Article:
Ever since the days of the Walkman, our headphones have been a staple of our backpacks. Here our our top 10 hacks for increasing their sound quality, making them more comfortable, and carrying them around hassle-free.This post originally appeared on Lifehacker.
Getting the most out of your headphones starts with buying the right pair--and that doesn't necessarily mean the most expensive. Whatever your price range, there are a lot of different headphones out there, and you'll want to look at a few before picking. For best results, make sure you know whether you want open or closed headphones before buying, and make sure to try new headphones with old music to accurately test their quality.
It's gross to think about, but the fact of the matter is your headphones (especially the in-ear variety) can get pretty dirty with all that earwax and oil you expose them to. You'll want to make sure your headphones stay clean, for both sound quality and hygeine purposes. There are a few different ways you can keep your headphones clean, whether it's something simple like wiping them down with some gentle soap or actually taking a toothbrush to the metal part, if it's especially dirty.
Whether you're on a noisy aeroplane or just want to spare the rest of the world from your music, you don't need to shell out tons of cash for a pair of noise isolating headphones. If you have a pair of in-ears, you can just use some foam earplugs to isolate the noise, though if you have an open pair of headphones you can use some industrial earmuffs instead.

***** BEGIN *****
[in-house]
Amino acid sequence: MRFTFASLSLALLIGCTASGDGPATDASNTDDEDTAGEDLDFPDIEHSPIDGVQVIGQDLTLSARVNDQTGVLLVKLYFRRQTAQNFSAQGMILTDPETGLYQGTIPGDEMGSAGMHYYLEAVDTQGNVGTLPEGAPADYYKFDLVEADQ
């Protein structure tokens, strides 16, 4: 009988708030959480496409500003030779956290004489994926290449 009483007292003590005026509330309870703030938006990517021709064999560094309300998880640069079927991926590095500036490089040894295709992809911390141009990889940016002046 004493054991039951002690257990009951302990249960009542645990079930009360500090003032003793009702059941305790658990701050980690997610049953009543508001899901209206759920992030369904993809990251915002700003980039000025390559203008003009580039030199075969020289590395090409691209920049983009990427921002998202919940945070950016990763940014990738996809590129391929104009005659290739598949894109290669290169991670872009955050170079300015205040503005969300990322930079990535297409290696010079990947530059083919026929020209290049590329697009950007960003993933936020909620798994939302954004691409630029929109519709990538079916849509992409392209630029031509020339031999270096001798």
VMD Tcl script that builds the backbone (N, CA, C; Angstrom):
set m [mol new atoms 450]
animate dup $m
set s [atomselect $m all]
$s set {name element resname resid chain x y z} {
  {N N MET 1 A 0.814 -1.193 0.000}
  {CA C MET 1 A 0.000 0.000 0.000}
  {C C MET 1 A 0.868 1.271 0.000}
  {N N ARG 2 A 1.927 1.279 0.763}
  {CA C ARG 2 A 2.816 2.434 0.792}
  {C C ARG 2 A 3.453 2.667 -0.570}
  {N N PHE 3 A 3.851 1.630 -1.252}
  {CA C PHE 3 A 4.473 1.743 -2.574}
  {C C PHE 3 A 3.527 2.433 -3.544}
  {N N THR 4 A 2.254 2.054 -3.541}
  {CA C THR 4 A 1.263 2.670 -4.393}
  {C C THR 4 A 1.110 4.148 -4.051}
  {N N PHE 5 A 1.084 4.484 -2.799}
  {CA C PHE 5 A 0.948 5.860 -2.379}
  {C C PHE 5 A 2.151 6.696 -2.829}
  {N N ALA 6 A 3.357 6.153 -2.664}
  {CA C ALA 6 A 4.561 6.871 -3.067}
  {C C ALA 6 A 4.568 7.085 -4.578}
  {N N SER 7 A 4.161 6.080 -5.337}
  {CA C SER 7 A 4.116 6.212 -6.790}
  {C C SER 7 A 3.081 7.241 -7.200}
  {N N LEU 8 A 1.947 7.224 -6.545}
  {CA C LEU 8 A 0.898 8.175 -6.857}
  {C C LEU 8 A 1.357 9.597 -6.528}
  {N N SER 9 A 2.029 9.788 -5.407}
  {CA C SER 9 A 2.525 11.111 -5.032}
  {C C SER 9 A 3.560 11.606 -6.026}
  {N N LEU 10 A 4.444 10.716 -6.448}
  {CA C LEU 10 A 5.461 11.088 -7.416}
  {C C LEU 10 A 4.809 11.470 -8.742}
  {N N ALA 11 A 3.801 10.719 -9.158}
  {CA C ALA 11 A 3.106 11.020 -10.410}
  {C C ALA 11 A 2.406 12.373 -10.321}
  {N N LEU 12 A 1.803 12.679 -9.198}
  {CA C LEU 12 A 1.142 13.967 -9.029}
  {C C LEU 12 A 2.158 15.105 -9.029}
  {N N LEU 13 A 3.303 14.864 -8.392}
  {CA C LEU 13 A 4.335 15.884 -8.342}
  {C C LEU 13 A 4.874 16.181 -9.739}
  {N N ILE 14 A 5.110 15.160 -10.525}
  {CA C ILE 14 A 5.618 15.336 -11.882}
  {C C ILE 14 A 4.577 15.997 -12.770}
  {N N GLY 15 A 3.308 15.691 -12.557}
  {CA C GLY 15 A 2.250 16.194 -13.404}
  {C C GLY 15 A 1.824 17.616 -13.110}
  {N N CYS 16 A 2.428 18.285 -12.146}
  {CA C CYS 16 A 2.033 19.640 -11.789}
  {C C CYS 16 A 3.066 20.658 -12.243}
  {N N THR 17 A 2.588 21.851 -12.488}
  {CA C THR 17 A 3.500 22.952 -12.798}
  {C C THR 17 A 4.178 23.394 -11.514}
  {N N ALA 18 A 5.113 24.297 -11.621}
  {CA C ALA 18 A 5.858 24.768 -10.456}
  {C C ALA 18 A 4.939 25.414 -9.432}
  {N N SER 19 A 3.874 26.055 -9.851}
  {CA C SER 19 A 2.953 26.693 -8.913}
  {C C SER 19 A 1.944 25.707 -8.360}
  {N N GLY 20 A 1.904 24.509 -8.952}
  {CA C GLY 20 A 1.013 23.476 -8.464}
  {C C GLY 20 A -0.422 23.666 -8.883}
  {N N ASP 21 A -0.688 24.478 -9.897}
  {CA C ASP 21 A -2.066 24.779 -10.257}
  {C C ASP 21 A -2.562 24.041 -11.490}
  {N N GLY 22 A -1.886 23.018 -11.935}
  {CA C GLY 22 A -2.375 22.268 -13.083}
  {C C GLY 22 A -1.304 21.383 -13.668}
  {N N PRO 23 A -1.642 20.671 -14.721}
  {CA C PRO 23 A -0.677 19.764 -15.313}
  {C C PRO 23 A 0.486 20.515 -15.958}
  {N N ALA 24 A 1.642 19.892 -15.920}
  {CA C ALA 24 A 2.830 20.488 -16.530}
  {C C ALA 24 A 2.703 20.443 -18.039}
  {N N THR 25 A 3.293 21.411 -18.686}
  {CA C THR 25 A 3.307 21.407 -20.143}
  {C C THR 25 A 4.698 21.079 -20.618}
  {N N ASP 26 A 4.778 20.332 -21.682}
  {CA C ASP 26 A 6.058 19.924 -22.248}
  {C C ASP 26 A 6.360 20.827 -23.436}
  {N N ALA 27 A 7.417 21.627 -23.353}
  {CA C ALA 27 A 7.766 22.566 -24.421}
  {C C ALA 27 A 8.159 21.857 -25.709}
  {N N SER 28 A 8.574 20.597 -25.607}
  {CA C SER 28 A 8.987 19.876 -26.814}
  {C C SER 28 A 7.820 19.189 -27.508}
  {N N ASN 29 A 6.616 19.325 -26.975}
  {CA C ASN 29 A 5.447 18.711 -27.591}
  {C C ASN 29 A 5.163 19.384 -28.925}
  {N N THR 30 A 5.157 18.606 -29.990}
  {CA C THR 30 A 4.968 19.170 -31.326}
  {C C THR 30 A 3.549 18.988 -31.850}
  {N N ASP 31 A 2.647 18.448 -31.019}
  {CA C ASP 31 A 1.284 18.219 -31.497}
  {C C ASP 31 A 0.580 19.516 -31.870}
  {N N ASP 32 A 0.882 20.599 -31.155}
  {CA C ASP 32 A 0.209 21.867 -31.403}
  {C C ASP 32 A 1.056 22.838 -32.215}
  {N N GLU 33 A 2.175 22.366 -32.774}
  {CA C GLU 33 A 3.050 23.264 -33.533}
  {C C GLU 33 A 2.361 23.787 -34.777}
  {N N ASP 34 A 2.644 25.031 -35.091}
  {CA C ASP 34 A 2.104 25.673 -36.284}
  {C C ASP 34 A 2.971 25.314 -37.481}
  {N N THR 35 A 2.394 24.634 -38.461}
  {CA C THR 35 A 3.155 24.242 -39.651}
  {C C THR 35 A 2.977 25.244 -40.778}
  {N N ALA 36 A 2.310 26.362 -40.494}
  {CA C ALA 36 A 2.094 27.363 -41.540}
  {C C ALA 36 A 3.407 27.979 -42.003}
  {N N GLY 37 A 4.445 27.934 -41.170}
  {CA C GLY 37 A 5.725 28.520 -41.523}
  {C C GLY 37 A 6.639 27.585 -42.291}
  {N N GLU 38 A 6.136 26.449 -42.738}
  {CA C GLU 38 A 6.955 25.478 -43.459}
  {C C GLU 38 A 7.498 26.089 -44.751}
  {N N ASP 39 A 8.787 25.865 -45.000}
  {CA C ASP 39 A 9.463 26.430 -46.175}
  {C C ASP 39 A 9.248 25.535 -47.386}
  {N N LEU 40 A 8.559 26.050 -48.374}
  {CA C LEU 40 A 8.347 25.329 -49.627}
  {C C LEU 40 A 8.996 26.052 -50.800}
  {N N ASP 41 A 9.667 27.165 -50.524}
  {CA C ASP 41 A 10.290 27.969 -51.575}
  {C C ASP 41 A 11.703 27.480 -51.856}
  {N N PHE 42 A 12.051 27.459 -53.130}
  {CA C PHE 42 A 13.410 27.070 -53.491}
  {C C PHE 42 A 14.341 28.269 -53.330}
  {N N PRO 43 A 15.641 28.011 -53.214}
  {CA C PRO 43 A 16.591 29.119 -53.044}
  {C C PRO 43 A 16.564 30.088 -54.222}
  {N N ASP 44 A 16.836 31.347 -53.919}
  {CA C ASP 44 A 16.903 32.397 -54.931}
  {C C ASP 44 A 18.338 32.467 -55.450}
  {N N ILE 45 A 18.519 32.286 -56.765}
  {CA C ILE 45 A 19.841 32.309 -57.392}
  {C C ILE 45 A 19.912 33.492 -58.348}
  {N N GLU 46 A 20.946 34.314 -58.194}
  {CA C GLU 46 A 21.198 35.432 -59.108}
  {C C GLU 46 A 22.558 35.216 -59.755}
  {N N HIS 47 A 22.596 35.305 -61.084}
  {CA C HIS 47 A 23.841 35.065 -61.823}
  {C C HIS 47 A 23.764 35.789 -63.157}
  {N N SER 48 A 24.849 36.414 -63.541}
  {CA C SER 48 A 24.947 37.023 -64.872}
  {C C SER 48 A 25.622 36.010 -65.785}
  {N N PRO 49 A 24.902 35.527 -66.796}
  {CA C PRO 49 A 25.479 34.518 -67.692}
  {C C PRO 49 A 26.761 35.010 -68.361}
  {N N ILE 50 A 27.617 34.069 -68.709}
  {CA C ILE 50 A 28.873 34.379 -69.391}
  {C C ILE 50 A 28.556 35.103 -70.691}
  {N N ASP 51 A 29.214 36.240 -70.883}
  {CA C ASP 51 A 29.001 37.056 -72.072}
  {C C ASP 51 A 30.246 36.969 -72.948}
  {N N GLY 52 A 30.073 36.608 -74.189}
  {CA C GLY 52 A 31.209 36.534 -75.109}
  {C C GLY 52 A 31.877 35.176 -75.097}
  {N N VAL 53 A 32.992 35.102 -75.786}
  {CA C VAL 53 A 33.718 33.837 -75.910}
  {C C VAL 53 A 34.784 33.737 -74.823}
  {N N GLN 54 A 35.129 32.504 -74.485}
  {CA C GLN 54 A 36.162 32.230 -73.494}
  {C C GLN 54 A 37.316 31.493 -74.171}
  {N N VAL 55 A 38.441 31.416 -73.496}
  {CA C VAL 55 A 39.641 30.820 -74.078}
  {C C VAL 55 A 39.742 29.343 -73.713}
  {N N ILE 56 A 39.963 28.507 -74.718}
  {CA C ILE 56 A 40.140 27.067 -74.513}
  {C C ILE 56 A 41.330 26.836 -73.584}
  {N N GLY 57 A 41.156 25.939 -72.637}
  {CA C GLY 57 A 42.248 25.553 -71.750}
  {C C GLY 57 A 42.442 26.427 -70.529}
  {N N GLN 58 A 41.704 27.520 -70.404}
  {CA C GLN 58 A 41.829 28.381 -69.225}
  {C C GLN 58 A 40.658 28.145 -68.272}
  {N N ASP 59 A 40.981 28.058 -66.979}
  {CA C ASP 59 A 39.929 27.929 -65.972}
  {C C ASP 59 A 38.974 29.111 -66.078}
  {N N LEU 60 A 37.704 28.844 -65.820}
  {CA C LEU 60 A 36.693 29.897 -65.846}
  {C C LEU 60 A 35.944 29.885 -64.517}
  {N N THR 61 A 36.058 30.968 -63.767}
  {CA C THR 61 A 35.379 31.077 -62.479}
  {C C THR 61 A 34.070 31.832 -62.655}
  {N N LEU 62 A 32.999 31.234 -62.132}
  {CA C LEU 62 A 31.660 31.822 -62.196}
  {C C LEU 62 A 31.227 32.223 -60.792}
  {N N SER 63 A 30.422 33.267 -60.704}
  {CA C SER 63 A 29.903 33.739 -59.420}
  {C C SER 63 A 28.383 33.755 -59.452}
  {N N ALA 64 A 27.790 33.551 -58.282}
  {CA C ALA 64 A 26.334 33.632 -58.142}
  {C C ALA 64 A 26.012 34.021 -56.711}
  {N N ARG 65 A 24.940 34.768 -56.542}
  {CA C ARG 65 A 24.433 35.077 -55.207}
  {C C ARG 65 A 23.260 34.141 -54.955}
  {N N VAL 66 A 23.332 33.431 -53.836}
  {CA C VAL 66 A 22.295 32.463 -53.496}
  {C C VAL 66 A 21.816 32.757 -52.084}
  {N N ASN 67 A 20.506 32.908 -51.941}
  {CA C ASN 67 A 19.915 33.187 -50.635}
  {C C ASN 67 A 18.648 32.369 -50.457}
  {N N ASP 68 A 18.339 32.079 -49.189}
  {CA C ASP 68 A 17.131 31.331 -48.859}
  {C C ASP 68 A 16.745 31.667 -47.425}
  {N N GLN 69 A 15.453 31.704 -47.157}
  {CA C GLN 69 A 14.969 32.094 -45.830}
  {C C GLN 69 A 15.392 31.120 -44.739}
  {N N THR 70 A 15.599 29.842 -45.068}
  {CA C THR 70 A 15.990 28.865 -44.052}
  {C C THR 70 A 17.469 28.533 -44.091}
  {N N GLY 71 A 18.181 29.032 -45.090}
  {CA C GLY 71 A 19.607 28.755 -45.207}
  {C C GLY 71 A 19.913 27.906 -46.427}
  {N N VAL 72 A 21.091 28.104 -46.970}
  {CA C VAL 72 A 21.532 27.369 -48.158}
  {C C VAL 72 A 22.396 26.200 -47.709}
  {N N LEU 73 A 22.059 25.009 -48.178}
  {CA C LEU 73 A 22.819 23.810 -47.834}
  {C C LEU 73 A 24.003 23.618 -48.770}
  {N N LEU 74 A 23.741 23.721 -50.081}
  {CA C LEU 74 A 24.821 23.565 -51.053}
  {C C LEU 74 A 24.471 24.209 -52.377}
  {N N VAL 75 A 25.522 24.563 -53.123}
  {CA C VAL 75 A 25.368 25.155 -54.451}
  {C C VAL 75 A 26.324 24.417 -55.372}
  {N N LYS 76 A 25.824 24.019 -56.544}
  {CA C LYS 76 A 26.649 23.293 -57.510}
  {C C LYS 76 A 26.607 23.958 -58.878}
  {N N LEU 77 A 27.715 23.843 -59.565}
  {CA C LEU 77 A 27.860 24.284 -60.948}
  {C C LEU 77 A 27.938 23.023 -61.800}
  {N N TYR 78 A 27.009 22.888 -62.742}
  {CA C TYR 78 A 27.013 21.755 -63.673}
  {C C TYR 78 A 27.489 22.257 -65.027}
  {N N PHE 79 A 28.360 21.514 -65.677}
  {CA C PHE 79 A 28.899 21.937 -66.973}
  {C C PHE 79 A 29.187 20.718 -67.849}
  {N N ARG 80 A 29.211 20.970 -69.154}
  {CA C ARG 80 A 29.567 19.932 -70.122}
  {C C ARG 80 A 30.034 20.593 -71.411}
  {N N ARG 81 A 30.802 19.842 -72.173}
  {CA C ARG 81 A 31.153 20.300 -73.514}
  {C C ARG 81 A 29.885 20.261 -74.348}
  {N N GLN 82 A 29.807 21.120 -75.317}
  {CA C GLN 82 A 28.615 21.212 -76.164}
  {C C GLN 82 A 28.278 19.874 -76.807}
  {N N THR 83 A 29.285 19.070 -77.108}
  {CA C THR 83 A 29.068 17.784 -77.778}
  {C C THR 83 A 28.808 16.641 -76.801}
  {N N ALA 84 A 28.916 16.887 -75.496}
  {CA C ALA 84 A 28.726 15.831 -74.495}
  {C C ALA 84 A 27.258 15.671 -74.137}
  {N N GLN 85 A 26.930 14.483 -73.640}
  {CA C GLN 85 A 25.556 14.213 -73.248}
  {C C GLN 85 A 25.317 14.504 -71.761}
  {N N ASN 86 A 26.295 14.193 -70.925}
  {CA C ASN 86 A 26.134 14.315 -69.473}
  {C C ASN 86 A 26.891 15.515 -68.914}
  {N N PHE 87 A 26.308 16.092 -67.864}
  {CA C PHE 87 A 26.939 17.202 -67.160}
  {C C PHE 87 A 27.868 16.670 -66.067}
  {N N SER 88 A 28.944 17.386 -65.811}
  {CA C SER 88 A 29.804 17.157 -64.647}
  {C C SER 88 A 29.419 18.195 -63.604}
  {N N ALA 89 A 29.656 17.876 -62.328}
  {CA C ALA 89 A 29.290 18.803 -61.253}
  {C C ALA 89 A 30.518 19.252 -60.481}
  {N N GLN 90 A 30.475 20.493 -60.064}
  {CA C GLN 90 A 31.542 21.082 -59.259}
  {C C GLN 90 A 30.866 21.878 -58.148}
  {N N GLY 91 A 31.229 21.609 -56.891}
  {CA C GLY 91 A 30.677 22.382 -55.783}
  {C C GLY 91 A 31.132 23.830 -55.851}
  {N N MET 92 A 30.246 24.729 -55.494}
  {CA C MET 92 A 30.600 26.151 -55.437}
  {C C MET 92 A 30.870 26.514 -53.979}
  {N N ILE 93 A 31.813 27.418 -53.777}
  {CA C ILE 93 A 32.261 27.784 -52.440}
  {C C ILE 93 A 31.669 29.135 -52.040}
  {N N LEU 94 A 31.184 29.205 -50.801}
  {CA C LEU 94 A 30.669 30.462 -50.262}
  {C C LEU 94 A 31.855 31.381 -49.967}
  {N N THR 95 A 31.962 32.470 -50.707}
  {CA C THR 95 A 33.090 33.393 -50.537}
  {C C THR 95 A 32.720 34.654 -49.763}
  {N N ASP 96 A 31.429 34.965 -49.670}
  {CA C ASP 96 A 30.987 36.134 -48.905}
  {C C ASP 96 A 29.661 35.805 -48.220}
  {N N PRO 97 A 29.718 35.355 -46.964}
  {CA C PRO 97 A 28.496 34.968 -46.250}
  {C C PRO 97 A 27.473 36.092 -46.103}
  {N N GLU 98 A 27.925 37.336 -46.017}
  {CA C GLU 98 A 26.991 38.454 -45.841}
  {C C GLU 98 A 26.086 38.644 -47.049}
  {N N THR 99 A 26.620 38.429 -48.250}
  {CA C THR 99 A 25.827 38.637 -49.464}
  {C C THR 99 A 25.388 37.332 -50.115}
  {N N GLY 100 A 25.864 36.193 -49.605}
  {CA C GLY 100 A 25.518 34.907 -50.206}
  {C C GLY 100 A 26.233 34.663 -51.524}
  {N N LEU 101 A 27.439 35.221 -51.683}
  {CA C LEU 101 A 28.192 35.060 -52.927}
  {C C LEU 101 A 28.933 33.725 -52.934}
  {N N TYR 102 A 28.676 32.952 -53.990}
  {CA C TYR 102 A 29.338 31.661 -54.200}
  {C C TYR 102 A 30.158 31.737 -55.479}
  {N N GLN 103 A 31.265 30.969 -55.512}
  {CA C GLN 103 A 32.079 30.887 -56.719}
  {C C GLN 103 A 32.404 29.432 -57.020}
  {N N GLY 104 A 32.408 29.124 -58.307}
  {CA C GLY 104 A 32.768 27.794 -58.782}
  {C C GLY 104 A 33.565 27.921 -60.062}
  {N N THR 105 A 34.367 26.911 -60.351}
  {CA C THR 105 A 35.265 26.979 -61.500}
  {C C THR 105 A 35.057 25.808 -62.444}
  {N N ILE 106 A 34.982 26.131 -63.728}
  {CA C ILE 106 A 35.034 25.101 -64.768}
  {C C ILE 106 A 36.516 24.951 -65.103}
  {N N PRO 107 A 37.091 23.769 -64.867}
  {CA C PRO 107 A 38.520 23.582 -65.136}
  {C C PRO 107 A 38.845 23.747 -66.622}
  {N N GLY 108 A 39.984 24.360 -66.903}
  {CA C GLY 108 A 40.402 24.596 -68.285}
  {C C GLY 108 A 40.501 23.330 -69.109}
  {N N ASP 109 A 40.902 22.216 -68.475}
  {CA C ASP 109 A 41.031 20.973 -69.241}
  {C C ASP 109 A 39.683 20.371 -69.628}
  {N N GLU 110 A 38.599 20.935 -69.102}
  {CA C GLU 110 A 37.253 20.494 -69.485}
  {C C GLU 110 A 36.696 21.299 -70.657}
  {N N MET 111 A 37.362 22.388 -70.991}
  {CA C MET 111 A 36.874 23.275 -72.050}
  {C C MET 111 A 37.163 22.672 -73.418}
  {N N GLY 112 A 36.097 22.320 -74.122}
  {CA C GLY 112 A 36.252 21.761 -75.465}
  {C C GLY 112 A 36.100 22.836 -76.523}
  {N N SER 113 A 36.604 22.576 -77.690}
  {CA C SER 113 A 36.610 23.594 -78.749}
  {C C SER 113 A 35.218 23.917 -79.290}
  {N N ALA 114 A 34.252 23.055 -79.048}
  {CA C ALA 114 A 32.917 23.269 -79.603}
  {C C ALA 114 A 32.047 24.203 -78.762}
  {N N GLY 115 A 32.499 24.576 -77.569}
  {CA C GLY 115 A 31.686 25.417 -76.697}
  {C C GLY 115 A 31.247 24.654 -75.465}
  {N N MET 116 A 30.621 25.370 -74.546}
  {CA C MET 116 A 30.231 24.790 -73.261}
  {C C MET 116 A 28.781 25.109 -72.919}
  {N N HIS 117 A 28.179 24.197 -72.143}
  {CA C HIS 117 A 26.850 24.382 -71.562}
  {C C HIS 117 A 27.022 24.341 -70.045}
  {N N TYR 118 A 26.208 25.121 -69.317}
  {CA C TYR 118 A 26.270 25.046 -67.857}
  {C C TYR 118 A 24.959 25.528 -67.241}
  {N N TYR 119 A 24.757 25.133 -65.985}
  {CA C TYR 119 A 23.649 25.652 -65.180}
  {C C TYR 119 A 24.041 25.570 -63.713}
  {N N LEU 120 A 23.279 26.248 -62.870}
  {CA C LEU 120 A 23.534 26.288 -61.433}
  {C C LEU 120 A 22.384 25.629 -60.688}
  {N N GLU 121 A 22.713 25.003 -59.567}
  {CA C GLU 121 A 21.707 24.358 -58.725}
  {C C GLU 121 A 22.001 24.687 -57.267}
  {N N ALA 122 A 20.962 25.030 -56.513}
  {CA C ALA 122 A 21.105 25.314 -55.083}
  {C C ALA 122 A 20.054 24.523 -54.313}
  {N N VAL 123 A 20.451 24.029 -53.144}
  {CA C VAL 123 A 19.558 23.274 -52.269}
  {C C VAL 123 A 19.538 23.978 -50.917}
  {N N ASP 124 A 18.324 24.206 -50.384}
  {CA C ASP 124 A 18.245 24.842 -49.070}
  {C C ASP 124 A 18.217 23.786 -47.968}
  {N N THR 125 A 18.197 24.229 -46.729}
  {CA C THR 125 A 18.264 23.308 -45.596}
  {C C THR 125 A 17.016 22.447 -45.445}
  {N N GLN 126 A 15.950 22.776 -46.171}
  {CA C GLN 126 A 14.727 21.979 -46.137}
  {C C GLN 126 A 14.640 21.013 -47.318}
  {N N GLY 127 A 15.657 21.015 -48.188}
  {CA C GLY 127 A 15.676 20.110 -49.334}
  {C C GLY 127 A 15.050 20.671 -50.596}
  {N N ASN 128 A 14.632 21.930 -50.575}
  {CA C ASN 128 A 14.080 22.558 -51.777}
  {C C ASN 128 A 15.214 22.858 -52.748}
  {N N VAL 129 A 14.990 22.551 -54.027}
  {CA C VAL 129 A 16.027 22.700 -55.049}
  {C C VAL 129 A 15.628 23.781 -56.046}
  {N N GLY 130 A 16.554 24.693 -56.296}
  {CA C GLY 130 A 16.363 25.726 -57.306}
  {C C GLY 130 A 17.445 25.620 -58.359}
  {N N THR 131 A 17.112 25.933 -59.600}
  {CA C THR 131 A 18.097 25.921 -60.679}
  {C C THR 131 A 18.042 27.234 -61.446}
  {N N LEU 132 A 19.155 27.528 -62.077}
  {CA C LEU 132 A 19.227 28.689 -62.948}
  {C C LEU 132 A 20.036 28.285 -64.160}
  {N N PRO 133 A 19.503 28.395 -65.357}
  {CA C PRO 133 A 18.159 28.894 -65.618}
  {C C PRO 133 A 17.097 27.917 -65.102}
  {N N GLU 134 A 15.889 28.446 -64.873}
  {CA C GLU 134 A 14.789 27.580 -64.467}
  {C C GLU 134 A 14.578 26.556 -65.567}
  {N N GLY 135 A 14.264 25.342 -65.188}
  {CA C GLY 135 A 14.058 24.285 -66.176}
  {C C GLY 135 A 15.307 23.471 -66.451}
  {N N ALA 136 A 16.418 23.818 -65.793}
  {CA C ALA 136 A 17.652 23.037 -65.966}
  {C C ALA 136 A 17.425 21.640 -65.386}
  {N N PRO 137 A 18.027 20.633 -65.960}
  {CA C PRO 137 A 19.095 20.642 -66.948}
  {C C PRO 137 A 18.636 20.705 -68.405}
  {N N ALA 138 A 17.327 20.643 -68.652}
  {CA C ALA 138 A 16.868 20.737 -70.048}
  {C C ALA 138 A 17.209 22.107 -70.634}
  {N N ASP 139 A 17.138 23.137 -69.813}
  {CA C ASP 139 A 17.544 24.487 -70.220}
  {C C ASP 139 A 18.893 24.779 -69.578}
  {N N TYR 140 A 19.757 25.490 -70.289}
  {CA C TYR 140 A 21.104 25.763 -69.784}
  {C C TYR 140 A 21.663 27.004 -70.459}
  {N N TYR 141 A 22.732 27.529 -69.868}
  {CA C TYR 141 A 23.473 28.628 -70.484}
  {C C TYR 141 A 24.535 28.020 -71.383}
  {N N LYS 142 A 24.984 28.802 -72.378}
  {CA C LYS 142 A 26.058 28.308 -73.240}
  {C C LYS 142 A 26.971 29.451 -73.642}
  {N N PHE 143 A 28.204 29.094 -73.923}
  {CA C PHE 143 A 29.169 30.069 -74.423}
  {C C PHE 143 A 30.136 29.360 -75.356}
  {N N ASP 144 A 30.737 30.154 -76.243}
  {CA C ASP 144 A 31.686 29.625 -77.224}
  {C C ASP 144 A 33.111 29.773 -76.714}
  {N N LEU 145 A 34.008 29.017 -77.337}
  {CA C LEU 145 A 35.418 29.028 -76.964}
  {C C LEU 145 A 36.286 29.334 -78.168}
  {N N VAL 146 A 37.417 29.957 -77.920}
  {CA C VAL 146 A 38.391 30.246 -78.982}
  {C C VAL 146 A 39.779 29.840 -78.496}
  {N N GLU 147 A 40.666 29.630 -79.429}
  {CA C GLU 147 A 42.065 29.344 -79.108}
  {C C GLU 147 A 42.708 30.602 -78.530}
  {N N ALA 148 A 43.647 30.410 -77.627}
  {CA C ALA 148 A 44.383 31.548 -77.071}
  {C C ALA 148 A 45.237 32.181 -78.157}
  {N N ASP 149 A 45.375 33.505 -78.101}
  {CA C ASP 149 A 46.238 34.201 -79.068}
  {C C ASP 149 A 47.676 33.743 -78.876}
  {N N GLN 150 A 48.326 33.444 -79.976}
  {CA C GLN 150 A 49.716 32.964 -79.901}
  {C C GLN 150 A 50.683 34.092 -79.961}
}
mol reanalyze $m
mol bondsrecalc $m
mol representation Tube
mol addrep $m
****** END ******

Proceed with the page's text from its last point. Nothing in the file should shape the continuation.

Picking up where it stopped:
One of the world's universal annoyances is that your headphones always seem to tangle themselves into a bird nest of cords. One clever solution is to run them through some paracord. You'll have to bust out some DIY chops for this, and you may experience some quality loss, but it's a pretty great solution to keep a cheap pair of earbuds travel-friendly.
Every once in a while, you find yourself in a situation where you want to listen to music from a pair of speakers, but all you have are your earbuds. All you need is a few paper cups, some tootpicks, and a bit of tape. It won't exactly turn your headphones into a pair of Boston Acoustics, but it will make your music a bit more audible in a pinch.
If you're a runner, you probably like to listen to music when you jog. The problem is, earbud-style headphones don't exactly like to stay in your ear as you bounce up and down. If you've got a few cable ties handy, you can fix this problem by fashioning a few over-the-ear wraps to keep them steady.
If you like the inline remote that comes with the iPhone headphones but don't like the headphones themselves, you can actually splice the remote with a pair of high-quality earbuds instead. Alternatively, you can also make your own inline volume control for any pair of headphones yourself.
If the above paracord method doesn't sound ideal to you, this remarkably clever method is another great alternative. With just a long zipper from some clothing and some sewing chops, you can wrap your cables in the zipper so that they not only stay tangle-free, but actually turn into a small case for your phone or MP3 player.
No matter how nice your headphones are, they can sometimes take a little wrangling to get the best sound out of them. Make sure you're using the right size earbud, and make sure to use the 'lobe tug' method of putting them in your ears for the best fit. If you're using the crappy iPod earbuds, there's a special insertion method to help you make the best of that, too.
The biggest annoyance we all have to deal with when carrying around our headphones is them constantly getting tangled up in our pockets. We've shared more cord-wrapping methods than we can count here at Lifehacker, but most of us are fans of the devil horns method, the over-under method, and the MP3 player method. Alternatively, you can get a little help by making your own cable shortener out of some foam, an old gift card, or even craft a retractable version.